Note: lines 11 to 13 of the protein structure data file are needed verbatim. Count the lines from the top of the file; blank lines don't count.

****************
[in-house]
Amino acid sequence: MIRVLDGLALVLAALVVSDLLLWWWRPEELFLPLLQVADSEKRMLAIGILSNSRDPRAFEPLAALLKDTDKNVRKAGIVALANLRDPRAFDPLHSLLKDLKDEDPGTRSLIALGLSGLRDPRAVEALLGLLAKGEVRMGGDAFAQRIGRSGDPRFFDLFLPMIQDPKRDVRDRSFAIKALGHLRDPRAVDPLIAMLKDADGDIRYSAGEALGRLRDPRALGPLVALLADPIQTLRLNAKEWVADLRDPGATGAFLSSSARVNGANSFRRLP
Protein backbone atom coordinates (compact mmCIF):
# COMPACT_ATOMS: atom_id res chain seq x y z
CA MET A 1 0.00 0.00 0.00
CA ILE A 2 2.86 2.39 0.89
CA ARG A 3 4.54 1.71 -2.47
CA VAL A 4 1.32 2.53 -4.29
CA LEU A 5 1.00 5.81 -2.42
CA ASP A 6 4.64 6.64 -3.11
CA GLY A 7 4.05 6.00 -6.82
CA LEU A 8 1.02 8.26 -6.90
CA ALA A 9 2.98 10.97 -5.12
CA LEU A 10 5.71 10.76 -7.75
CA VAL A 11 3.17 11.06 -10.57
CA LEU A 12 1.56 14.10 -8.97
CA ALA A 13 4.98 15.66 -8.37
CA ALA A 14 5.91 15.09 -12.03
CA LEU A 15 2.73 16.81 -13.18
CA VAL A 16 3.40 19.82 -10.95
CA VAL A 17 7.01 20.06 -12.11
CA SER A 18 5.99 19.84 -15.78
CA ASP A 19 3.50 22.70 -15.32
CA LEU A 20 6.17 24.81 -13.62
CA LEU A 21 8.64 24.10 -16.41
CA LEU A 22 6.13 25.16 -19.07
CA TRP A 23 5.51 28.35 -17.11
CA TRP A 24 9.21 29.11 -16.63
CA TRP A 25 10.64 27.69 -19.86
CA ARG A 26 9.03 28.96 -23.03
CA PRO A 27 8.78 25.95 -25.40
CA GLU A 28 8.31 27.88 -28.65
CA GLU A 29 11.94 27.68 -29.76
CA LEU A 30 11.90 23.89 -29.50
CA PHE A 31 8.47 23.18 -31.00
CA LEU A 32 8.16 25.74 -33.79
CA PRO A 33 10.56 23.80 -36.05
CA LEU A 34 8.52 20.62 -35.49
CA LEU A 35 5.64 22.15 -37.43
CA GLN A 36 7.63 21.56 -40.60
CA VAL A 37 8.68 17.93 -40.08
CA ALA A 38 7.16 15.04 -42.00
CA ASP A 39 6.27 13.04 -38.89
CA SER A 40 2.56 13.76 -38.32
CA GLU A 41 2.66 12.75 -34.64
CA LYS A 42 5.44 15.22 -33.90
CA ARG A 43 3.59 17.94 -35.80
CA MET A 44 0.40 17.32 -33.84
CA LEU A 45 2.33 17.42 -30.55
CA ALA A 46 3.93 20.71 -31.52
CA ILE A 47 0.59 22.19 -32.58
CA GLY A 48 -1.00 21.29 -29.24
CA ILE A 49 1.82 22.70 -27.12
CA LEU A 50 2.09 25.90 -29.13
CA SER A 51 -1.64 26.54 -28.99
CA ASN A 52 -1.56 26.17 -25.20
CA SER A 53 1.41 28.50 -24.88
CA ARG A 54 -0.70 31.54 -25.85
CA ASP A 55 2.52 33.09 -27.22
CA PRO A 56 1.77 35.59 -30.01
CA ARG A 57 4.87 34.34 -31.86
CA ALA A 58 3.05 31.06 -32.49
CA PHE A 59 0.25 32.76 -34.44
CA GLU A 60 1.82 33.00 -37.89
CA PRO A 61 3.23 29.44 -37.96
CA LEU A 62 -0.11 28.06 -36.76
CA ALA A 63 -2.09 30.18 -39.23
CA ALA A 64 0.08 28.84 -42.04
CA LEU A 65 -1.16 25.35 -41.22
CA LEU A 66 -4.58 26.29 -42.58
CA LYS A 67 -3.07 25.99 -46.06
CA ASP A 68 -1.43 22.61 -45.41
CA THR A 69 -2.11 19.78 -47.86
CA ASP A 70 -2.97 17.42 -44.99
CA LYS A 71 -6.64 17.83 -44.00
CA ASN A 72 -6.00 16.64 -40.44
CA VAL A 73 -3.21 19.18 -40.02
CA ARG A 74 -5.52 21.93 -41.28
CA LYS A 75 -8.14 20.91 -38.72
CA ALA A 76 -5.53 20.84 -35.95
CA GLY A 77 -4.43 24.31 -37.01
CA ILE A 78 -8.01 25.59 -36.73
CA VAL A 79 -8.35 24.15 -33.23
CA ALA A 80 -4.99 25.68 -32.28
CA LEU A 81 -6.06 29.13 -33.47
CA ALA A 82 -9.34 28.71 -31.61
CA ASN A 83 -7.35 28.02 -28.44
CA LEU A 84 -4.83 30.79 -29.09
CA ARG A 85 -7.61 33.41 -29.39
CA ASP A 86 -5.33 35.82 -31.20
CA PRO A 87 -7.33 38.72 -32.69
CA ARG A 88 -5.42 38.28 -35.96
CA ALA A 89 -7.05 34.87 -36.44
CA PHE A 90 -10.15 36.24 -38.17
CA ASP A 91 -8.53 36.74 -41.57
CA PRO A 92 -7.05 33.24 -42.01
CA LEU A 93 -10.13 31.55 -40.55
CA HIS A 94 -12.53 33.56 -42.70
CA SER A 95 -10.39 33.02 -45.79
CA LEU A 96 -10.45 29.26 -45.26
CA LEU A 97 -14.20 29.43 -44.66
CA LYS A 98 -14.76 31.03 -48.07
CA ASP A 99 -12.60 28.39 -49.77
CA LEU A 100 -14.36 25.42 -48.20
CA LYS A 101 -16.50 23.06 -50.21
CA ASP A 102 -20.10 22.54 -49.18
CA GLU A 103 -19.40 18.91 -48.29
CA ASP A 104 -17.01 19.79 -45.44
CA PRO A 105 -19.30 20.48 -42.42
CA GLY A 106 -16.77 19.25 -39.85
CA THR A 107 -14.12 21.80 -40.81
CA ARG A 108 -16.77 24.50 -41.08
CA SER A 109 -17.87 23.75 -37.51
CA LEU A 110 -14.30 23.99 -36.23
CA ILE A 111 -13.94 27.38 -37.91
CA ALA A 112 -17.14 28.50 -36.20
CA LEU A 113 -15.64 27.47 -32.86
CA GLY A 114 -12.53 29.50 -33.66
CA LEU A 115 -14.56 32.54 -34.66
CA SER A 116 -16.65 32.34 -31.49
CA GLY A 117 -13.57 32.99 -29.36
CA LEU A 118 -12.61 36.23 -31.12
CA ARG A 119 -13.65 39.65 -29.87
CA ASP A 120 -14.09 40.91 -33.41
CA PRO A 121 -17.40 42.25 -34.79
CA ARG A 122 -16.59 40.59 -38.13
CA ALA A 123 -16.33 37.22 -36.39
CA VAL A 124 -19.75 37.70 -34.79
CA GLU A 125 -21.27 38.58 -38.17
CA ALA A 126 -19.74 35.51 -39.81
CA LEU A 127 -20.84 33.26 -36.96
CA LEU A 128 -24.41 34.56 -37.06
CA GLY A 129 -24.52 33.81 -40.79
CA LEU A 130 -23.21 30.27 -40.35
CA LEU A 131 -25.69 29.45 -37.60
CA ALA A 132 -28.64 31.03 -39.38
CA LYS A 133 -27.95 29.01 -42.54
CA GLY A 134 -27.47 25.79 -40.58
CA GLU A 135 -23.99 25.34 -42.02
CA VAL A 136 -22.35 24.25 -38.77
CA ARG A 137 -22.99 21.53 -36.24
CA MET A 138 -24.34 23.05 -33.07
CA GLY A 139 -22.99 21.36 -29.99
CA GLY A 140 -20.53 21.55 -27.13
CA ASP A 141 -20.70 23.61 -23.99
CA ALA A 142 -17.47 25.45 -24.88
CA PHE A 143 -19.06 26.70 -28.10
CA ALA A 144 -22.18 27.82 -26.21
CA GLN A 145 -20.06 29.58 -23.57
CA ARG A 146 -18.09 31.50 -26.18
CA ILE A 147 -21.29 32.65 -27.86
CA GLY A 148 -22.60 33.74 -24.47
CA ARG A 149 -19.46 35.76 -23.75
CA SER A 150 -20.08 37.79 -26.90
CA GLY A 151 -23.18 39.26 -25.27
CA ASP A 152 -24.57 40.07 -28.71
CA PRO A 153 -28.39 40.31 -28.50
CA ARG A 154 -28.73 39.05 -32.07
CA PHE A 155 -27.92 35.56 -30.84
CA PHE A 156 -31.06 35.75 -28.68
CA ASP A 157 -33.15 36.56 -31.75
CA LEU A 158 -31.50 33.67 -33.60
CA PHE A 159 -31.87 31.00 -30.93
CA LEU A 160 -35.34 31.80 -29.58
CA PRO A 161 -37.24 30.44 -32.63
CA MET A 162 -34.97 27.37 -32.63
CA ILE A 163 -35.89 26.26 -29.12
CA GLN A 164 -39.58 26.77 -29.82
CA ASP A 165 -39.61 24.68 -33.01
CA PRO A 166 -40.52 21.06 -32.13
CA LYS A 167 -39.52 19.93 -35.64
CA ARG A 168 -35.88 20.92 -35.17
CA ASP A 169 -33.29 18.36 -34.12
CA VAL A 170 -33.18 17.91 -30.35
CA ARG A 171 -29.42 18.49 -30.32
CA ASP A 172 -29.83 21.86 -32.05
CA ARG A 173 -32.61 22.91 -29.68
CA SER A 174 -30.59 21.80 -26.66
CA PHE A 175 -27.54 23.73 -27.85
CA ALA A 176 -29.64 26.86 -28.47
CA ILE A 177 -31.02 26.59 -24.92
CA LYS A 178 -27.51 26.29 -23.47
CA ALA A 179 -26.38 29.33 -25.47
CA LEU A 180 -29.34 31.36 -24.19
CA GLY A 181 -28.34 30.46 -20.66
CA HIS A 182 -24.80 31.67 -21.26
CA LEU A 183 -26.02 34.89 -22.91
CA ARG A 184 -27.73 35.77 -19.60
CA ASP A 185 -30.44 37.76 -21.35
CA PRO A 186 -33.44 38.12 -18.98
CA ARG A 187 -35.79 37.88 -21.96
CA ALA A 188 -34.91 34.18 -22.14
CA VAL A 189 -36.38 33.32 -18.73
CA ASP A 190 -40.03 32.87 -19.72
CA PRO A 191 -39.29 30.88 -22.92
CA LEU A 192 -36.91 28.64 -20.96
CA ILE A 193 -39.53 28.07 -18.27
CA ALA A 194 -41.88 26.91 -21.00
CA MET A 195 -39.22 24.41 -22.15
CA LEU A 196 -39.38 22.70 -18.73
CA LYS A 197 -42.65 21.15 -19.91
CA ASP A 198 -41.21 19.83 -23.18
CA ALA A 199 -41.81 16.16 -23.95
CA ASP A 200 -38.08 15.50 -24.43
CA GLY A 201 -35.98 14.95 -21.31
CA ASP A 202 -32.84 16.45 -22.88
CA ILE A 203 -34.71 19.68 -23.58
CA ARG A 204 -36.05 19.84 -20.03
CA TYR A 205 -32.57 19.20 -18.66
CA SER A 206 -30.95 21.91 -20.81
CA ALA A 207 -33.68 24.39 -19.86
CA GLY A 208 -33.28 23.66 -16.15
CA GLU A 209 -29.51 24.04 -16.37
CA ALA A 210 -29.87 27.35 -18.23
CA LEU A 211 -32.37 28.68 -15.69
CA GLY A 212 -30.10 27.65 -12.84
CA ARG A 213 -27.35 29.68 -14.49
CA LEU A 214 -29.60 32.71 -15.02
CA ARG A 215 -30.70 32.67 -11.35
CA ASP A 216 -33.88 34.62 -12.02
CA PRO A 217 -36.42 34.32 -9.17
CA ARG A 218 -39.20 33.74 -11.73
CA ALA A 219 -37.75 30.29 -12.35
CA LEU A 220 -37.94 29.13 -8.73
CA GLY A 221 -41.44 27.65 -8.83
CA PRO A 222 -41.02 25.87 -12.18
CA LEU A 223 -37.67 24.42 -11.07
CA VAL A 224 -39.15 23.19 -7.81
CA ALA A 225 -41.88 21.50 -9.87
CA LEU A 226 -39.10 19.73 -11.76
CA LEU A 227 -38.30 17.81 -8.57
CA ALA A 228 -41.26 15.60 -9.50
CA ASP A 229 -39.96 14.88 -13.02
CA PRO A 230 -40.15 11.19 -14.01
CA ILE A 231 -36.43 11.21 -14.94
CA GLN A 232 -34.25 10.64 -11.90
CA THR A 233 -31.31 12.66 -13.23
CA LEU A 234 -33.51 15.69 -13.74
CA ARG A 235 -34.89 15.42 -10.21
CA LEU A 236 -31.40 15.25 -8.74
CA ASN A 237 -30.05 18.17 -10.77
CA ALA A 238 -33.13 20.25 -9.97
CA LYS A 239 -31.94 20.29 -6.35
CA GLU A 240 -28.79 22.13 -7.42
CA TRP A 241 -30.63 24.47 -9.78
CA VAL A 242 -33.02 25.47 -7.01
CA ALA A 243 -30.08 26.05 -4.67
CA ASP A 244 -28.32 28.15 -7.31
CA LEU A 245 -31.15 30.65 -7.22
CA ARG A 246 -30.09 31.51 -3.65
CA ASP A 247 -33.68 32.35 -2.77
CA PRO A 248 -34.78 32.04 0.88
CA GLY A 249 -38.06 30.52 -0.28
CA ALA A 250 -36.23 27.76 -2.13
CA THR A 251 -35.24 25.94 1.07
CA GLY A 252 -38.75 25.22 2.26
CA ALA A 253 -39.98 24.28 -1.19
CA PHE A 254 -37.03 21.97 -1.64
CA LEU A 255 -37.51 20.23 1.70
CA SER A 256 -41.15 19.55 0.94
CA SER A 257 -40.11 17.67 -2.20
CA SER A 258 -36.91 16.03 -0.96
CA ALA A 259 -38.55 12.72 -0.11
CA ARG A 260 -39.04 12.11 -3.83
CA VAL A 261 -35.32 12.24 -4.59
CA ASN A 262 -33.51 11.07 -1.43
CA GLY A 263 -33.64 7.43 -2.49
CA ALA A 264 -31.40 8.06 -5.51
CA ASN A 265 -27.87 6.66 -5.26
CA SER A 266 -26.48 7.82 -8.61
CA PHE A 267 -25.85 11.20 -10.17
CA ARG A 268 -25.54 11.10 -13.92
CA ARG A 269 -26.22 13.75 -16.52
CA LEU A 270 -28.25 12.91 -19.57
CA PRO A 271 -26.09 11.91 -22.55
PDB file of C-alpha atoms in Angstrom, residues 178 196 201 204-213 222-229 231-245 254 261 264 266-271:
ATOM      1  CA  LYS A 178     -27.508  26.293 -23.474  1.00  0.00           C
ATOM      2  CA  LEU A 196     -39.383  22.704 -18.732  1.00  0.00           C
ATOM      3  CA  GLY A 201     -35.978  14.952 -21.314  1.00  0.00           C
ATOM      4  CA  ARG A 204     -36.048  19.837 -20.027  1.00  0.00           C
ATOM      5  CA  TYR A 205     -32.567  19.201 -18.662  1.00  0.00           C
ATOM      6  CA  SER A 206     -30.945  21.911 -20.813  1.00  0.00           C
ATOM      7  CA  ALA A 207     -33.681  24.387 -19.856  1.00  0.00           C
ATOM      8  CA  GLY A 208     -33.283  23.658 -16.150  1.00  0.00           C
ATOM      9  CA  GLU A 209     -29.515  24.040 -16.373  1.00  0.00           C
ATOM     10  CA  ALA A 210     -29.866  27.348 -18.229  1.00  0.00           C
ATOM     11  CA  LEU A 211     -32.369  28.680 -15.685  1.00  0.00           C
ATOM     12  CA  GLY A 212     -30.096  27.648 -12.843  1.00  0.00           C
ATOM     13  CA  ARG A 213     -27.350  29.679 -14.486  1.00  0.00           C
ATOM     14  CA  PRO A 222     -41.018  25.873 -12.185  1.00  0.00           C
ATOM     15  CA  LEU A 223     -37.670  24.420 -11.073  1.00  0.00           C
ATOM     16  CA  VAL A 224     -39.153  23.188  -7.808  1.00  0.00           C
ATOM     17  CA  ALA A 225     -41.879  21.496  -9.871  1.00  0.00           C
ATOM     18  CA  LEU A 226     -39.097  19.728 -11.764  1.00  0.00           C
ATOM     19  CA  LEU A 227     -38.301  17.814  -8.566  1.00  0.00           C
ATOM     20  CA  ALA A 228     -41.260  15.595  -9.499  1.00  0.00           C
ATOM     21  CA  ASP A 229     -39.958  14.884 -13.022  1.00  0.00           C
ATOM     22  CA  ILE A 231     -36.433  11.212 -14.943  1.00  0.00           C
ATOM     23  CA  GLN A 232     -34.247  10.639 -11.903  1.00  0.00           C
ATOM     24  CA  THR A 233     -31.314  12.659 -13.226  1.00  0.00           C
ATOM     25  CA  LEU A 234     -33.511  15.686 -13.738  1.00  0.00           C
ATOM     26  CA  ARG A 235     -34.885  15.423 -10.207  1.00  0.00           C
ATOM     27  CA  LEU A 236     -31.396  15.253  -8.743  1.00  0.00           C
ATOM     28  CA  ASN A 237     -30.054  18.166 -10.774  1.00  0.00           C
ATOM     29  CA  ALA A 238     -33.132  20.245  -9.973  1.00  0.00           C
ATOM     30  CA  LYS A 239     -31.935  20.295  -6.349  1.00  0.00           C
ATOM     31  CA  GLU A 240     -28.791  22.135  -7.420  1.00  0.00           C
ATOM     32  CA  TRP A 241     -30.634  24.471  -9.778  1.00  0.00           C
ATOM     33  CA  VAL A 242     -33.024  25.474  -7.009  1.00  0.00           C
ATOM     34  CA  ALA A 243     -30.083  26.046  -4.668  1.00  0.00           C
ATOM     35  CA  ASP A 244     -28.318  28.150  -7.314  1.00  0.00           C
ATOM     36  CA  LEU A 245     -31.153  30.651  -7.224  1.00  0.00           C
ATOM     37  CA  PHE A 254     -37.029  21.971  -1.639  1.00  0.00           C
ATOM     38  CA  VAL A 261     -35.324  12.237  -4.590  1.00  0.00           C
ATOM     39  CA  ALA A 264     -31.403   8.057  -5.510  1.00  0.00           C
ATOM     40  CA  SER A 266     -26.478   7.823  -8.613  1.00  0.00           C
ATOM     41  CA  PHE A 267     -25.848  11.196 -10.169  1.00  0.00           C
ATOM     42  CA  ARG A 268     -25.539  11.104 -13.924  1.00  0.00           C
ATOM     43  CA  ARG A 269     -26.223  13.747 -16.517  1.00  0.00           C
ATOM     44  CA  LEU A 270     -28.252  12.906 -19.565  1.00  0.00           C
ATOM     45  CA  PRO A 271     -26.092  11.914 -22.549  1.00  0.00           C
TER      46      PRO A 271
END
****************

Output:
CA GLY A 7 4.05 6.00 -6.82
CA LEU A 8 1.02 8.26 -6.90
CA ALA A 9 2.98 10.97 -5.12